New York’s REX architecture studio has designed a pair of skinny media towers that feature ‘blooming’ Mashrabiya sunscreens that protect against excess solar gain. Mashrabiya is an old Arabian architectural practice to passively cool hot desert buildings.
After realizing that glass has no place in Middle East architecture given consistently sunny and hot climate conditions, studios involved in the region began to design external shading structures that shield buildings from too much sun.
Siemens recently incorporated fin-like shades on their new headquarters at Masdar, whereas the Al-Bahr towers in Abu Dhabi have a moving system that require a great deal more energy and materials.
REX has designed double-sided retractable mashrabiya screens for a pair of enjoined media towers. Both the client and budget are confidential, but the stone-clad towers with full glazing are designed for a narrow footprint somewhere in the Middle East.
“To efficiently accommodate the two media companies’ program within the precedent footprint, offices are stacked over broadcast and news studios, which in turn are stacked over each company’s common facilities,” writes REX in their design brief.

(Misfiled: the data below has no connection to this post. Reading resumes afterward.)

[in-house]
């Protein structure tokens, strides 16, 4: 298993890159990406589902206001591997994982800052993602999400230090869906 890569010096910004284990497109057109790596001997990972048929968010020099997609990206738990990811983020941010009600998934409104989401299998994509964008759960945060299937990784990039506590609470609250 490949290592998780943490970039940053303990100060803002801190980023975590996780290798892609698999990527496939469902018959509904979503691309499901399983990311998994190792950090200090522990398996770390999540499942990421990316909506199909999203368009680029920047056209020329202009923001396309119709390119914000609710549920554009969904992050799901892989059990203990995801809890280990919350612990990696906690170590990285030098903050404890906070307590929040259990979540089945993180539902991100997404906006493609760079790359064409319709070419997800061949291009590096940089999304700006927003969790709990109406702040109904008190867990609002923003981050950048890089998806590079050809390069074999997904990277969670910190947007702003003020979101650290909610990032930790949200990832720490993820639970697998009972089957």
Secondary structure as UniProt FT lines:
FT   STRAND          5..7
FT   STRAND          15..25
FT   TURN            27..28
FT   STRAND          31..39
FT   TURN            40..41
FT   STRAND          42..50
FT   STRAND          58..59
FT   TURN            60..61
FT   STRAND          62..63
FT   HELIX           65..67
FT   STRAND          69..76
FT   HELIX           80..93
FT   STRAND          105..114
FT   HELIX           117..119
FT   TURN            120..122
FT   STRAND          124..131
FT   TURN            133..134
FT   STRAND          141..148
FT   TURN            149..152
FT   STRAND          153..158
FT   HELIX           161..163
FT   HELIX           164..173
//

“The large studios which could not fit within the thin towers, and for which permanent blackout is desired, are organized below grade.”
Both sides of each tower are shaded by retractable sunshades with a 47.5 ft diameter. When the sunscreens overlap, they form a Mashrabiya pattern, “meeting the media companies’ shared desire for infusing the buildings with local iconography.”
The screens respond to the sun’s movement across the sky and open instantaneously, and at night, LED lights embedded in the shading structure create a massive 722 x 722 foot media wall that broadcasts the companies’ content in real time – this is visible from afar.
In terms of its projected environmental impact, shading the interior will help to reduce air-conditioning loads and LED lights reduce energy consumption as well, but this is going to be a mammoth undertaking if it ever gets underway.
Within the 2,600,000 square foot twin towers are offices, studios, an amphitheater, auditorium and theater, a cafe, canteen and even a fine dining restaurant, a lounge for regular employees and one for executives, a health club, majlis (not the floating kind, unfortunately) and an art gallery.